Citizen Science

Citizen science enlists the help of the public to gather scientific data that contributes to scientific research across many knowledge disciplines. Examples of citizen science date back to the 19th century; however, at the time, they were not recognised. There has been a proliferation of citizen science projects over the past decade, with many projects now harnessing new technologies such as smartphone apps to increase accessibility and remote participation and capture real-time data. This has been termed ‘citizen cyberscience’. Today, public participation in science is increasingly based on access to smartphones and the internet, where online projects are most likely to attract a technically literate audience.64 The megatrend internet of things, defined as networks of interconnected physical devices, sensors and digital technologies that connect and exchange data,65 has allowed the public to participate in science en masse. It provides a means for raising public awareness of scientific projects and environmental issues, assisting professional scientists in collecting data and creating environmental stewardship.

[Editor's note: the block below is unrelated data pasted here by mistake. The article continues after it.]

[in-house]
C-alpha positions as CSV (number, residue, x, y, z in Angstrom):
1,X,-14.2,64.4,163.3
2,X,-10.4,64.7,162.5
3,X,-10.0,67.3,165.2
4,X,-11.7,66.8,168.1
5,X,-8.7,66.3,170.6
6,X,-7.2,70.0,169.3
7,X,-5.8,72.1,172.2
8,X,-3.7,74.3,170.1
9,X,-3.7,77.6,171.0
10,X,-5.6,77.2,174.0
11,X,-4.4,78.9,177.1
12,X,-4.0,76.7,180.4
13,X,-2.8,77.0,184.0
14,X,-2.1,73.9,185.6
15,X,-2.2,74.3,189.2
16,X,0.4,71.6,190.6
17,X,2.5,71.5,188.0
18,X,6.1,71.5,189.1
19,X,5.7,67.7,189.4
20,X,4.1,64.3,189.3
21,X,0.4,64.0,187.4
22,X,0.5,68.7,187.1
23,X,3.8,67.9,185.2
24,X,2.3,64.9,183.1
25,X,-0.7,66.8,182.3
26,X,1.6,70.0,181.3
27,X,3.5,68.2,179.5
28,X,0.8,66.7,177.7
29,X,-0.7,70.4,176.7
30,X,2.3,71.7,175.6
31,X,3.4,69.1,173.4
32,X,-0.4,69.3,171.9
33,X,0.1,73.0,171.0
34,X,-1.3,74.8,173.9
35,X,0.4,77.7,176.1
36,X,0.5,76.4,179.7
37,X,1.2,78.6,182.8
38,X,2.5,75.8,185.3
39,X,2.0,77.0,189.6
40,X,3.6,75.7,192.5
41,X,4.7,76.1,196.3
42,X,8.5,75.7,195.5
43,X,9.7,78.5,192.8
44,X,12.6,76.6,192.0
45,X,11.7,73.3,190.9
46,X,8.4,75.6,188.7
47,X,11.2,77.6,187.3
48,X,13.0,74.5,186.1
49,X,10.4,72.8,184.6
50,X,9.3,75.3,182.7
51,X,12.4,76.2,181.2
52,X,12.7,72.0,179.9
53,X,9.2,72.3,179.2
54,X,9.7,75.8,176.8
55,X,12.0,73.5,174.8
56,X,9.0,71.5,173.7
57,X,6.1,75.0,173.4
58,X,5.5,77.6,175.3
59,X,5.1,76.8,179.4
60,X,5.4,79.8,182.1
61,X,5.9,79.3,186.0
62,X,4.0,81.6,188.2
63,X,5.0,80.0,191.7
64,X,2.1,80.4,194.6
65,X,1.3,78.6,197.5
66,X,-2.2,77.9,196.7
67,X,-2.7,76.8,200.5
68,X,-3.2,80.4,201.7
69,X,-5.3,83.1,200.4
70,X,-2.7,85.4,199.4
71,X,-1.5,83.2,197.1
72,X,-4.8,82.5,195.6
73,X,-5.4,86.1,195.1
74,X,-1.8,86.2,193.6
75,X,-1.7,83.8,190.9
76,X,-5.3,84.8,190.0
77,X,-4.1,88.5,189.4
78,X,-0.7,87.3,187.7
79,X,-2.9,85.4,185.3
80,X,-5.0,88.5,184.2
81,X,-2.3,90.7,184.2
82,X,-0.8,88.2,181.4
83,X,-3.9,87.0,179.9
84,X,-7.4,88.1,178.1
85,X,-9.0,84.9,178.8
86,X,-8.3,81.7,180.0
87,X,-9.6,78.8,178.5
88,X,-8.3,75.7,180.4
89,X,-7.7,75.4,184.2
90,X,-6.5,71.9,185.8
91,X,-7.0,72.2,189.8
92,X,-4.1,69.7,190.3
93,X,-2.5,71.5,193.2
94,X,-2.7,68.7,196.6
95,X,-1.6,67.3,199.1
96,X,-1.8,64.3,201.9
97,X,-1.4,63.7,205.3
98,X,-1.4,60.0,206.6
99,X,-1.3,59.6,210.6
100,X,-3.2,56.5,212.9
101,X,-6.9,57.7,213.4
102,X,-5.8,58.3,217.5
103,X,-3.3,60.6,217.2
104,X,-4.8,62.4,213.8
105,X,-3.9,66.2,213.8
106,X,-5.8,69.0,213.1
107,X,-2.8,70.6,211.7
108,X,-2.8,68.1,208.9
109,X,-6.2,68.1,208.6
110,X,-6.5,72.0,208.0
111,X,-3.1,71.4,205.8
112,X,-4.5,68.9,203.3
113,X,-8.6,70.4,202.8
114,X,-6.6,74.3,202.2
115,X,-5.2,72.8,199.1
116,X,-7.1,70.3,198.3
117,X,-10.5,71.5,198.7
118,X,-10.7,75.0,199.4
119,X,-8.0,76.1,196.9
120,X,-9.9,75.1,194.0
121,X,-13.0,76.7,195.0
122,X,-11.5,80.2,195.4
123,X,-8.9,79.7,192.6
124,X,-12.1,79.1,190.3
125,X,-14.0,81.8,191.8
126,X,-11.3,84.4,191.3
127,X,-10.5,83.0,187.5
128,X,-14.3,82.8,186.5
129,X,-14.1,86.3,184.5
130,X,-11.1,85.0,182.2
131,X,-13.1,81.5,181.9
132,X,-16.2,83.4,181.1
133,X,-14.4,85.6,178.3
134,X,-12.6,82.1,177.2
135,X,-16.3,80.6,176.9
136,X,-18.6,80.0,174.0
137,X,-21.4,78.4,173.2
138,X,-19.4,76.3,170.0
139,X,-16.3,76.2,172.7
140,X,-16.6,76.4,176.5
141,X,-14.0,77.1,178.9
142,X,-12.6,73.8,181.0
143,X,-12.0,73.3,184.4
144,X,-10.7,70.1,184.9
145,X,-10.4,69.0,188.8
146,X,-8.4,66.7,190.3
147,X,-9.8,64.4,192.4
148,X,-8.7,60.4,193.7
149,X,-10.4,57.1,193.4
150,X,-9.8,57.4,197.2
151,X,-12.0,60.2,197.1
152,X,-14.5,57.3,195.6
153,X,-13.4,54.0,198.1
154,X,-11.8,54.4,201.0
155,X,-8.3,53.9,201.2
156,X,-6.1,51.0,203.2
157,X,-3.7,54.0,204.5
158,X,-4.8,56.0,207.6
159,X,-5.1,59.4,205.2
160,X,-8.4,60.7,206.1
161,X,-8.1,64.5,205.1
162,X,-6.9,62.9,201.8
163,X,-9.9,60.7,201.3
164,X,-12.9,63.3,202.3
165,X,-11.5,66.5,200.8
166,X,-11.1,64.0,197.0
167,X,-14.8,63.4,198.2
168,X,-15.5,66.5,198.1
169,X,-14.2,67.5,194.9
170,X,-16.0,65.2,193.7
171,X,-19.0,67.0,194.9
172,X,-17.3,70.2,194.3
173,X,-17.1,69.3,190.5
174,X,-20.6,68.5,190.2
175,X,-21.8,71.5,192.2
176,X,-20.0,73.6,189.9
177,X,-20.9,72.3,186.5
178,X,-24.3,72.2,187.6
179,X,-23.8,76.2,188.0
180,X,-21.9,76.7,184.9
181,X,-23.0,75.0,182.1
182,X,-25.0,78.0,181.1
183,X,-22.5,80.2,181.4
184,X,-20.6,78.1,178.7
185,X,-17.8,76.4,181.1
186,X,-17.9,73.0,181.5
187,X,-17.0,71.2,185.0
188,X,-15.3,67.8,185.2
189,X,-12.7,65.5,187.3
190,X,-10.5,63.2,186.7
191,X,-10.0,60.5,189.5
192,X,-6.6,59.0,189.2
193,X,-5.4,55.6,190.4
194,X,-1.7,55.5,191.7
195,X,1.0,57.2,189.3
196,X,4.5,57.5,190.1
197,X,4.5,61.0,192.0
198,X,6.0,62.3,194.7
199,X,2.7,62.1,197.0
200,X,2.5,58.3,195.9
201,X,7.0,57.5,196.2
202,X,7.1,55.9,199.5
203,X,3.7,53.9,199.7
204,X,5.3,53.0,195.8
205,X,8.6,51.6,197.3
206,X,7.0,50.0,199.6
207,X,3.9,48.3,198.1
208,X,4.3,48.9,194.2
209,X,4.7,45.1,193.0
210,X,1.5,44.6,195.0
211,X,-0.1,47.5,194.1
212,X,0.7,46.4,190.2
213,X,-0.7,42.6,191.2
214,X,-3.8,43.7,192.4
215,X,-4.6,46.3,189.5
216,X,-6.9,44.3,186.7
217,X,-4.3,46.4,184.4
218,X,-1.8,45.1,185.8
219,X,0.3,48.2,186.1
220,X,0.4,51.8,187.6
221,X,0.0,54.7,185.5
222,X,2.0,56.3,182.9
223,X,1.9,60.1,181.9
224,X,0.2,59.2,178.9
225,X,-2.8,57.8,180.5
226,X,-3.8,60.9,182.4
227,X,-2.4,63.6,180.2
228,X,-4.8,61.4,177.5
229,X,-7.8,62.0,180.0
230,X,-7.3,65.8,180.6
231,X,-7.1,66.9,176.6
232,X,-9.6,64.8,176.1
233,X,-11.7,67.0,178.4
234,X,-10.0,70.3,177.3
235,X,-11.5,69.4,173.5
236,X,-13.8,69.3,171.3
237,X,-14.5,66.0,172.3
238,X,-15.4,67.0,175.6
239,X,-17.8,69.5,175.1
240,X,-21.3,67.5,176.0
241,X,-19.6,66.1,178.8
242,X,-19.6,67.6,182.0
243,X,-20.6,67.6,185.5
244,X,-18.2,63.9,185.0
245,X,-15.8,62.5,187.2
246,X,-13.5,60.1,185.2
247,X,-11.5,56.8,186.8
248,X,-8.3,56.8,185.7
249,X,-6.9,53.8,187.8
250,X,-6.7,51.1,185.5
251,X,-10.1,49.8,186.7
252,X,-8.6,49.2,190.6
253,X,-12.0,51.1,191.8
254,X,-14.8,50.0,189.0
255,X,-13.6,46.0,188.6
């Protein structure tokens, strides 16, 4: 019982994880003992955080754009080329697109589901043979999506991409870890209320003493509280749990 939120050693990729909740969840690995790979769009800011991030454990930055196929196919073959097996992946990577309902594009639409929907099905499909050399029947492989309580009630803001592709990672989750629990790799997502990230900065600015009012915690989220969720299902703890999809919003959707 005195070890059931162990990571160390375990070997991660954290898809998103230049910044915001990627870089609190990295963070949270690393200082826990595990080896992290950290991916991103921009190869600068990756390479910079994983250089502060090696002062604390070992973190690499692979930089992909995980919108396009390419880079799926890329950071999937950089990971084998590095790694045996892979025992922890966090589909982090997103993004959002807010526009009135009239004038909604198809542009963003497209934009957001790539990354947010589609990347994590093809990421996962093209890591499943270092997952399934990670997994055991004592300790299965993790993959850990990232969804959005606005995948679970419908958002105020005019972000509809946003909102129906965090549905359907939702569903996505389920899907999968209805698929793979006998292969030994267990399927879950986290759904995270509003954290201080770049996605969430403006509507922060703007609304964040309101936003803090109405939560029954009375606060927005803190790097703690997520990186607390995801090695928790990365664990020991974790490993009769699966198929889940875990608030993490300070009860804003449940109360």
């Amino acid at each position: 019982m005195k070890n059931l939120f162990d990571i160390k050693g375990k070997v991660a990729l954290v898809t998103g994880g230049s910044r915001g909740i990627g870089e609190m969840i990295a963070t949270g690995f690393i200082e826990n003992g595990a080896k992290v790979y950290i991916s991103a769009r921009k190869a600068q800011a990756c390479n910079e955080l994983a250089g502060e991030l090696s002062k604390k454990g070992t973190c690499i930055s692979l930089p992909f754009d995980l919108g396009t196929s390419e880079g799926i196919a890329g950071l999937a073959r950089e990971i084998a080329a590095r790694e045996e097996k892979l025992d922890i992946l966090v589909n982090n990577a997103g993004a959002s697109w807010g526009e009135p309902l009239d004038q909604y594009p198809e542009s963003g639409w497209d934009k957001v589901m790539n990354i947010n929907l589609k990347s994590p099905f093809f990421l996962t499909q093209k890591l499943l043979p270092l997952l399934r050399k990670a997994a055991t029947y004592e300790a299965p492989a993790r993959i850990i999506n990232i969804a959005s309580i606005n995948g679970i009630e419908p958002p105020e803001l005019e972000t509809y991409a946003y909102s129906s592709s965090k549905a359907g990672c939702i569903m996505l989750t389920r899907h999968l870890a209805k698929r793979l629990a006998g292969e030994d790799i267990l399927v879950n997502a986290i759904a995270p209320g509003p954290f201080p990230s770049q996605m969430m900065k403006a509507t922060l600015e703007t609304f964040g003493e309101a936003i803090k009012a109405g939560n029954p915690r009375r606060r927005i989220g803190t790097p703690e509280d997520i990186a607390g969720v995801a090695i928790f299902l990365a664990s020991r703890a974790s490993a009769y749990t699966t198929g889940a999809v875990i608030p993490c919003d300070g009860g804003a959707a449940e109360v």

There are estimated to be at least 41 citizen science programs across all Victorian ecosystems ranging from animal counts to the recording of animal sounds for species identification to litter counts. Specific to the Yarra River and its corridor, there are at least 13 diverse citizen science programs where some of the collected data contributes towards management decisions. For example, platypusSPOT is a program which collects data on platypus sightings along the Yarra River and has aided Melbourne Water in managing the main Yarra water stem to protect and enhance platypus populations.

Although the approximate number of citizen science programs is presented in this SoY report, exact information, such as volunteer numbers per annum, is unavailable for reporting. Although this information may be held by each respective organisation or citizen science program, there is no central database where information is available. There is an opportunity here for a centralised citizen science platform where social and biophysical science data can be annually assessed.